September 29, a cigar-shaped object and rapidly spinning
discs, as well as multicolored spheres, were reported
from various parts of Denmark.
A Dutch engineer of the Netherlands Cable Works was studying
high-frequency cables on the factory roof using a Zeiss
camera in his work. Suddenly, his magnetometer violently
registered maximum deflection. As the engineer glanced
up, he noticed a brilliant disc and quickly raised his camera
to photograph the object. The picture shows a large circle of
light in the sky with factory buildings in the lower
Reports were also received from Florence, Rome, Naples,
and Palermo, Italy, where discs, fireballs, and other
unknown objects have been seen. The newspaper La
Nazione reports from Florence that a disc of about
75 feet in diameter with a tube descending into the water was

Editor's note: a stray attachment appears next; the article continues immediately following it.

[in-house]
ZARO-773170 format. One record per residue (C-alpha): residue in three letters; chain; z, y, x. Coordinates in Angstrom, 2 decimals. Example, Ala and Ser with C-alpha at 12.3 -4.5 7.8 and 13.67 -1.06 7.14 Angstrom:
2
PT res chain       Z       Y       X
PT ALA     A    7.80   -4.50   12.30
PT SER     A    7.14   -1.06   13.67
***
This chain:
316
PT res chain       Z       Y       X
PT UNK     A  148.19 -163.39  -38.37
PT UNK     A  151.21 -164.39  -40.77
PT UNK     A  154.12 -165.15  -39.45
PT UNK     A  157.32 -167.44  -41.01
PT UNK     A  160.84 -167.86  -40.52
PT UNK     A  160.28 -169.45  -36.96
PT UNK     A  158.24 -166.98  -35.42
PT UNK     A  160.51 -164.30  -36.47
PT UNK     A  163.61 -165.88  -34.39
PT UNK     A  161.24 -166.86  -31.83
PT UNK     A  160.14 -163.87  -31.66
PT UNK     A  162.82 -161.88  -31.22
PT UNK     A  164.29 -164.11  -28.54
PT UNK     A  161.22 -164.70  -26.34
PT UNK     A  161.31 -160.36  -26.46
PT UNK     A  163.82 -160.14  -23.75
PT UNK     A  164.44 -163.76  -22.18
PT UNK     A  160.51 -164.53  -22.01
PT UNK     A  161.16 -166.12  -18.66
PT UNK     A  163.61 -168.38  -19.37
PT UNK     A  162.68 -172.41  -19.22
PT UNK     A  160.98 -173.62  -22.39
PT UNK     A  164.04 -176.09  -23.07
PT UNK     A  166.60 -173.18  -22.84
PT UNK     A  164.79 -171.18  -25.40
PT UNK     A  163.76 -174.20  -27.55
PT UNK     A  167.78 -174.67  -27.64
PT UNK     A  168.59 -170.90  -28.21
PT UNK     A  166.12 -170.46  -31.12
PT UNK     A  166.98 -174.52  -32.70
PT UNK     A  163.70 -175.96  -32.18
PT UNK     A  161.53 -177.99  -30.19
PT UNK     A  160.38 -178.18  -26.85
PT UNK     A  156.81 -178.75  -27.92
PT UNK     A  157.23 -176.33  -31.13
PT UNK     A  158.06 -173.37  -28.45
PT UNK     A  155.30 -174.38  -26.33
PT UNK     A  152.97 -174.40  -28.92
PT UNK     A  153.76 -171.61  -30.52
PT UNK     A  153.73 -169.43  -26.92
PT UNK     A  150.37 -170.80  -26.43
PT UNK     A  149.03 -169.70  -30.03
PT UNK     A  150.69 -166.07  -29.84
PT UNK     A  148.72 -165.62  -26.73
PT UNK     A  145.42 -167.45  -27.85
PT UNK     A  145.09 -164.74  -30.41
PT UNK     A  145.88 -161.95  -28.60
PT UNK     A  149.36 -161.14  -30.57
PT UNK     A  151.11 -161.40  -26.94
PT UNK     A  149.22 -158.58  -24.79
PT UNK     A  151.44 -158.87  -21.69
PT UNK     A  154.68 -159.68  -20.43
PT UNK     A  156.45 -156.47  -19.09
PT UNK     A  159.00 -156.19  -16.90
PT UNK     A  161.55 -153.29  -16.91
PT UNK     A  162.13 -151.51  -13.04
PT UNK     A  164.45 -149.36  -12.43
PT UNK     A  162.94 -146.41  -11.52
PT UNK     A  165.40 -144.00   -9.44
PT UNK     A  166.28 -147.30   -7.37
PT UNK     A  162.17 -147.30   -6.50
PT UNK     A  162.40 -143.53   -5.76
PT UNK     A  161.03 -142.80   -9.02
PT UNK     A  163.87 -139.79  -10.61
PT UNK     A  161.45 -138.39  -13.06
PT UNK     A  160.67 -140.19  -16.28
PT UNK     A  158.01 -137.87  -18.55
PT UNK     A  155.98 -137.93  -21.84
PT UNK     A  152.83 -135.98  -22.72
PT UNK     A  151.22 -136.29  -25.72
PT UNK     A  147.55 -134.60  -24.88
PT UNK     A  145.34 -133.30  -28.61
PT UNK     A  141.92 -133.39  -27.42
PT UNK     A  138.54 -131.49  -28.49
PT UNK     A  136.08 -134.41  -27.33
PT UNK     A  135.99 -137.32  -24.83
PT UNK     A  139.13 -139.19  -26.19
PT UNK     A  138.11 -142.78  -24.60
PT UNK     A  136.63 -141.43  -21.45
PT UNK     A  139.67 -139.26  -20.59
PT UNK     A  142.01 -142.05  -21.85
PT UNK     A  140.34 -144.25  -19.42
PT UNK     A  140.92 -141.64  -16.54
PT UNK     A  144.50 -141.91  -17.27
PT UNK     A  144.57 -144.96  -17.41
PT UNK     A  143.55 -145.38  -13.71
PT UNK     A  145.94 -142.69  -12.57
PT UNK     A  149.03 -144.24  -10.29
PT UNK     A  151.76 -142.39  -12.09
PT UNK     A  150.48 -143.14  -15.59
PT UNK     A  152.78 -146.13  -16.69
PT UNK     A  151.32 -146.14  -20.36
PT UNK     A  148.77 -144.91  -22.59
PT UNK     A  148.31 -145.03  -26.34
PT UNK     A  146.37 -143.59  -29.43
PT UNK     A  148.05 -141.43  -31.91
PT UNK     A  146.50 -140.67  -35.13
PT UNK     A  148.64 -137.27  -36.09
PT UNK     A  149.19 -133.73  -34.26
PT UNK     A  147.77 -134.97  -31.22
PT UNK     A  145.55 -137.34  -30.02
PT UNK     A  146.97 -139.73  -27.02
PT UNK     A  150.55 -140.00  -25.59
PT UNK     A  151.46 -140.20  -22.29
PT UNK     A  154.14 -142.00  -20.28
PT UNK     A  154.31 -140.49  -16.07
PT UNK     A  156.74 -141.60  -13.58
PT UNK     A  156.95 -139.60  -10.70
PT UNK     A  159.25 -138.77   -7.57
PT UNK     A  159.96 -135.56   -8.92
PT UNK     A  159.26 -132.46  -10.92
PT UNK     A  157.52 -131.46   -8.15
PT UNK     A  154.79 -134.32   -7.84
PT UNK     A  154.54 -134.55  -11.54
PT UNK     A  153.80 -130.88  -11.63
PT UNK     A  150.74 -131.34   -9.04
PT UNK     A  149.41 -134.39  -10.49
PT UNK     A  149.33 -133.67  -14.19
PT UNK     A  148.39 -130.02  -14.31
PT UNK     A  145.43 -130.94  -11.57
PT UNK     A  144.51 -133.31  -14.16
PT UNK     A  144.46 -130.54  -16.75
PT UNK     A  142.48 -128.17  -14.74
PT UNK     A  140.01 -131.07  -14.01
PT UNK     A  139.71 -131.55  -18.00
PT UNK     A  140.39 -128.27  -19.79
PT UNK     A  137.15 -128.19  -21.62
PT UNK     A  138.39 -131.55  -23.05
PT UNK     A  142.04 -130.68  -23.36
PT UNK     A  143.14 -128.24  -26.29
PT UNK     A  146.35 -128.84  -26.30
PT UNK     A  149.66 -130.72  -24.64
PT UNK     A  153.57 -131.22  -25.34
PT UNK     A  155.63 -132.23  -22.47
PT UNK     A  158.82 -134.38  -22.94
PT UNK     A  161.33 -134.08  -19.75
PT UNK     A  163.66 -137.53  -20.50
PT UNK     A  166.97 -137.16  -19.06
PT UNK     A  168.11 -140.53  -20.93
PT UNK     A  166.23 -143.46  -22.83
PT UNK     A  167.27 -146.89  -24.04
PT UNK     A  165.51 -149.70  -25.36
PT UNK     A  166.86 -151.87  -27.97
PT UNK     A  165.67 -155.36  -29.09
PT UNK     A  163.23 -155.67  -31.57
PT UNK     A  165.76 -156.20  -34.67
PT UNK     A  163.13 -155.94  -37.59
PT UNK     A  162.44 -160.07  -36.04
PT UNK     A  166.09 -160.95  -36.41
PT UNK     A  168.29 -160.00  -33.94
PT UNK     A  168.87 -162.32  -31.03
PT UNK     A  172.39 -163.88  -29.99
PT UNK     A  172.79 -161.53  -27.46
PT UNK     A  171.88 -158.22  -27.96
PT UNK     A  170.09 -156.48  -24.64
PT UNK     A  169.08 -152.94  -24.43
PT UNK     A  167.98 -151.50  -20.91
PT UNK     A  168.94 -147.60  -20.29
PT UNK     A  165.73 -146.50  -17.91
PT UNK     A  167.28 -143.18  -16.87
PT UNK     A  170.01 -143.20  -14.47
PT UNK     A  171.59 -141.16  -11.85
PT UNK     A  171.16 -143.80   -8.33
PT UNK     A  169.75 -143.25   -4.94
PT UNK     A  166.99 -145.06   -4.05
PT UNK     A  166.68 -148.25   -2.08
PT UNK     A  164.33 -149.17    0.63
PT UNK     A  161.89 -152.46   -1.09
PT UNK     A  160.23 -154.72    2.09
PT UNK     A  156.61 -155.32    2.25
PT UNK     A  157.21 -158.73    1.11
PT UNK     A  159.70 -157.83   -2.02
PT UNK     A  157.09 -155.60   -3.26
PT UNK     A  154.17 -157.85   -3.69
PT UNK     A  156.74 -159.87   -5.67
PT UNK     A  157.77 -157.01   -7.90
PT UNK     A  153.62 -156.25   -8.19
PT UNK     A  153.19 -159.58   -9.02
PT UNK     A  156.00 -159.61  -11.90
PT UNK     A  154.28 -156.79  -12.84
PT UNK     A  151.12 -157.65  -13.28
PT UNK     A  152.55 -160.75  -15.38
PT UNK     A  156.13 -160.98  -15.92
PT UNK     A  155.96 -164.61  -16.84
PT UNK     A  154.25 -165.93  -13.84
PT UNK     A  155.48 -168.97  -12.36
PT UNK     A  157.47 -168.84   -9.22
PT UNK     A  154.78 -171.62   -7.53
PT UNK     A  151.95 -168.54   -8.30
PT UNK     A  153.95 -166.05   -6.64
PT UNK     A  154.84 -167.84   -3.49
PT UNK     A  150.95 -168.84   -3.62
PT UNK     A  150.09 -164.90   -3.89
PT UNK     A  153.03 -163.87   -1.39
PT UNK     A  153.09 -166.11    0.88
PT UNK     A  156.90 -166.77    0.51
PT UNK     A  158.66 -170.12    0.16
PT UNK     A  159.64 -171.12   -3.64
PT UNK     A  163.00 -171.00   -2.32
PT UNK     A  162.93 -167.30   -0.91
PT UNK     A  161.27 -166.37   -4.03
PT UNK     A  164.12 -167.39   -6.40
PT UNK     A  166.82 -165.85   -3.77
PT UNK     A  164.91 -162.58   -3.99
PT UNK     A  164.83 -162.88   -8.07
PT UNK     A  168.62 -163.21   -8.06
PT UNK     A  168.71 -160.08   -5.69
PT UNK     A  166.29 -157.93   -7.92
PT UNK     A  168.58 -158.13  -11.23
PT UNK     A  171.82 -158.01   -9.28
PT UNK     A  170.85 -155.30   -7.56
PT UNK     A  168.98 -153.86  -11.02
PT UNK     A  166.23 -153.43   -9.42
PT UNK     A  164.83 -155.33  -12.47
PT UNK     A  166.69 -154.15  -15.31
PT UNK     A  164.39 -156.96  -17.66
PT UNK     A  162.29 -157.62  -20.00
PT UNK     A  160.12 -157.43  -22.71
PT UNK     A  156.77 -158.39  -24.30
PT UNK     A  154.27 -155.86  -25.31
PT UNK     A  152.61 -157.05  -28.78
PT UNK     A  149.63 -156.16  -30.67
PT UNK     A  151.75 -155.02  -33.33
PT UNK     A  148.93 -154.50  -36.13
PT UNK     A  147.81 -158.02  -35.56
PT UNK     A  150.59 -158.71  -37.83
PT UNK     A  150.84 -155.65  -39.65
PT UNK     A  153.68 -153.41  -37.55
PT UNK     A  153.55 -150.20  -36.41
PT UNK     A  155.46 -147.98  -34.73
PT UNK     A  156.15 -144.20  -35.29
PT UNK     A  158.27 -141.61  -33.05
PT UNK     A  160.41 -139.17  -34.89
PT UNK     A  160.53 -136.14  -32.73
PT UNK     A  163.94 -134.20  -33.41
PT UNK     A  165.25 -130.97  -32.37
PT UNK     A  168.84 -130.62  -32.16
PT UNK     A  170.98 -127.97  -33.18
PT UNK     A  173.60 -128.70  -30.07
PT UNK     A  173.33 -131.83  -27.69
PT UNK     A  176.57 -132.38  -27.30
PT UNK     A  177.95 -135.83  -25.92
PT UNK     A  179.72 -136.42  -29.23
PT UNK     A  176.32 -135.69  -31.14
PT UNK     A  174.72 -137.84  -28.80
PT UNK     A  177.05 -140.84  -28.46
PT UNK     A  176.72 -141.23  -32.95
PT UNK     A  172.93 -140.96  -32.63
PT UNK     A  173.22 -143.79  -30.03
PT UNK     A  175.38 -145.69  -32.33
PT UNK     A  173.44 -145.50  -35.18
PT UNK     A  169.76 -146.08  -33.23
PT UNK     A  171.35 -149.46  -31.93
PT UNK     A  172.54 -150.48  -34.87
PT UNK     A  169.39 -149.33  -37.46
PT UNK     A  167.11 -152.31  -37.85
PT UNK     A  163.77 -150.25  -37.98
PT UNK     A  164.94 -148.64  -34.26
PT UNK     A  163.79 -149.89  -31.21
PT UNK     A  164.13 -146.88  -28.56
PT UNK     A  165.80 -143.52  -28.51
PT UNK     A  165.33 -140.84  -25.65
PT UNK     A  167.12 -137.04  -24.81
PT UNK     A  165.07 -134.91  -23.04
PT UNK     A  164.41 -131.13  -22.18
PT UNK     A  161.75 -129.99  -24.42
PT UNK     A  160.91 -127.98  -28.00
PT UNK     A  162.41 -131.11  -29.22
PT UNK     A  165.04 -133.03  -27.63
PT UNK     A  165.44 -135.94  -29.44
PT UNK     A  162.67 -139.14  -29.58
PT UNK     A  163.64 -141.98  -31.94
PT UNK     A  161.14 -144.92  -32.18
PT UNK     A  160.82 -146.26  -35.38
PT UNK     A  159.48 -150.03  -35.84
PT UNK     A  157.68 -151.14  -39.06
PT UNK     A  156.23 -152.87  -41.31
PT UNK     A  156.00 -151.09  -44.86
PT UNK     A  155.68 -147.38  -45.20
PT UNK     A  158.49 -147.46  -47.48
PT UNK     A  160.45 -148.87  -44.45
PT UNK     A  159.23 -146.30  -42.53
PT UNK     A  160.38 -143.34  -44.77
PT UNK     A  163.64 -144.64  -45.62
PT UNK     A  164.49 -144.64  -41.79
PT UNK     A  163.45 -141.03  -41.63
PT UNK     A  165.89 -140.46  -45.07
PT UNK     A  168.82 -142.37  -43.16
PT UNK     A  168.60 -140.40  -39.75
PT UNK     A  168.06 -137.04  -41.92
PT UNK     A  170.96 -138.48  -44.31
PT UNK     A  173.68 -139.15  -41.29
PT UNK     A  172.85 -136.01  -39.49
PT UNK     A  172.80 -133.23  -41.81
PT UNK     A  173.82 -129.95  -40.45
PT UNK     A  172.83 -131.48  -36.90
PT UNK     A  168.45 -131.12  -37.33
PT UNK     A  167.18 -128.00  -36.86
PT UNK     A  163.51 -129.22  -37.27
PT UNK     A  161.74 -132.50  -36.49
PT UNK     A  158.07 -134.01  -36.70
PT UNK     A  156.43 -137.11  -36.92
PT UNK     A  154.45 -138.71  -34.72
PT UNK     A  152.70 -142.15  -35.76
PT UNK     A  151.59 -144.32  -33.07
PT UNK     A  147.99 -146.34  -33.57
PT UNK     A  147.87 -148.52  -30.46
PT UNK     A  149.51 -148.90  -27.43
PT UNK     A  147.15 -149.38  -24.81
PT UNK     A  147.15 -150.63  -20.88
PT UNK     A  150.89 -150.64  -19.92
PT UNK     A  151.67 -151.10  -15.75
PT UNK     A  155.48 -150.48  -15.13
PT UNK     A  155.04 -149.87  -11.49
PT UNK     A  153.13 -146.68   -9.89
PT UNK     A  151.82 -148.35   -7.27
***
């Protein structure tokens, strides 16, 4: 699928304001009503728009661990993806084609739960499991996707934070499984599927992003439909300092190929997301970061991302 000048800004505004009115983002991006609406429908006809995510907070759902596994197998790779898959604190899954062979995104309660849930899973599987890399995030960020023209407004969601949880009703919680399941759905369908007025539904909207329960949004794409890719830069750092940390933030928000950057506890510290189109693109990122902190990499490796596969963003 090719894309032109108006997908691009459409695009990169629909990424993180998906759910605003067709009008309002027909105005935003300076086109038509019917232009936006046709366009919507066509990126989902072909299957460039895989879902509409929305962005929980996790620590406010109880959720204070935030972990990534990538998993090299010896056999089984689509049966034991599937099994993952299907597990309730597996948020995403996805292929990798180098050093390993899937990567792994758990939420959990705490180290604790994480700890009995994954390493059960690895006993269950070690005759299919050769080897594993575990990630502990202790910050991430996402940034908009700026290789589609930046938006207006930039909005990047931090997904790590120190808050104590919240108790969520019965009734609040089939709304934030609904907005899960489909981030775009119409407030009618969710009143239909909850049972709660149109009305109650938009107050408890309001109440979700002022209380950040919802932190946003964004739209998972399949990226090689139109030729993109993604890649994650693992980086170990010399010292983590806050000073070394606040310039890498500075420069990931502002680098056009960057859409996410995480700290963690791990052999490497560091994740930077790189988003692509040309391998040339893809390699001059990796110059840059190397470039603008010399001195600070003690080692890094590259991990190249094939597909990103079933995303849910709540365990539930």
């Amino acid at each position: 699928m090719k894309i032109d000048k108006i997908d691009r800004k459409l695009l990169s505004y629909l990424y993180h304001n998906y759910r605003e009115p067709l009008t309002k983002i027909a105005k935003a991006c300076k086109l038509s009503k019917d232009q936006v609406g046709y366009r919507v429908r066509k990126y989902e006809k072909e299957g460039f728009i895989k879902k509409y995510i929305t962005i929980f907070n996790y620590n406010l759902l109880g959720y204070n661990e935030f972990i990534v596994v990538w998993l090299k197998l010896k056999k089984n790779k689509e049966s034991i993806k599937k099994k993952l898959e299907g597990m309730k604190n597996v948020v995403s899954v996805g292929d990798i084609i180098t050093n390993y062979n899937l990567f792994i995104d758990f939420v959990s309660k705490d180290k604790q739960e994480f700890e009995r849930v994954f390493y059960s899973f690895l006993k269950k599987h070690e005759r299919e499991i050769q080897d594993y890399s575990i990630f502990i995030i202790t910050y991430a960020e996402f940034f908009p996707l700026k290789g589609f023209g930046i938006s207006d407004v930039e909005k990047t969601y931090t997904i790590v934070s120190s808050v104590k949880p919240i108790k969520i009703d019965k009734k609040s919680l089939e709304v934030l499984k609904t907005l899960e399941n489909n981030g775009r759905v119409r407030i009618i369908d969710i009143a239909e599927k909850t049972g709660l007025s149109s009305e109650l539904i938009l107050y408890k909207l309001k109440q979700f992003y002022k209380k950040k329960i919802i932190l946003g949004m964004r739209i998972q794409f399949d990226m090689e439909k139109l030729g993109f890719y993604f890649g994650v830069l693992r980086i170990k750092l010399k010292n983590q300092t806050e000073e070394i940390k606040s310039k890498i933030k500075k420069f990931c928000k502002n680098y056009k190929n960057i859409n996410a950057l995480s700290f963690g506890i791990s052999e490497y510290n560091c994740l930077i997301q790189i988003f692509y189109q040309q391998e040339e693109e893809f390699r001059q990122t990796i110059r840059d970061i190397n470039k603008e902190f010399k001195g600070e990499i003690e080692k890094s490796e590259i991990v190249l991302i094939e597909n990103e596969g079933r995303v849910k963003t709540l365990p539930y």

seen hovering over the river Serchio.
Still more interesting news was received from a British RAF
officer. According to his report, hundreds of RAF personnel
observed a Meteor jetplane over Topcliffe Airdrome during
maneuvers on September 28. The silvery disc appeared at
about 15,000 feet as the jet flew at 5,000 feet. The disc
then rapidly descended in a pendulum swing, which has been
observed on several other occasions, made a reverse turn
and again an abrupt turn, then crossed behind the jet
and disappeared in a few seconds. A serious investigation
by the RAF is underway.
Two French officers saw a luminous object of cigar shape and
larger than an airliner, over the Mediterranean.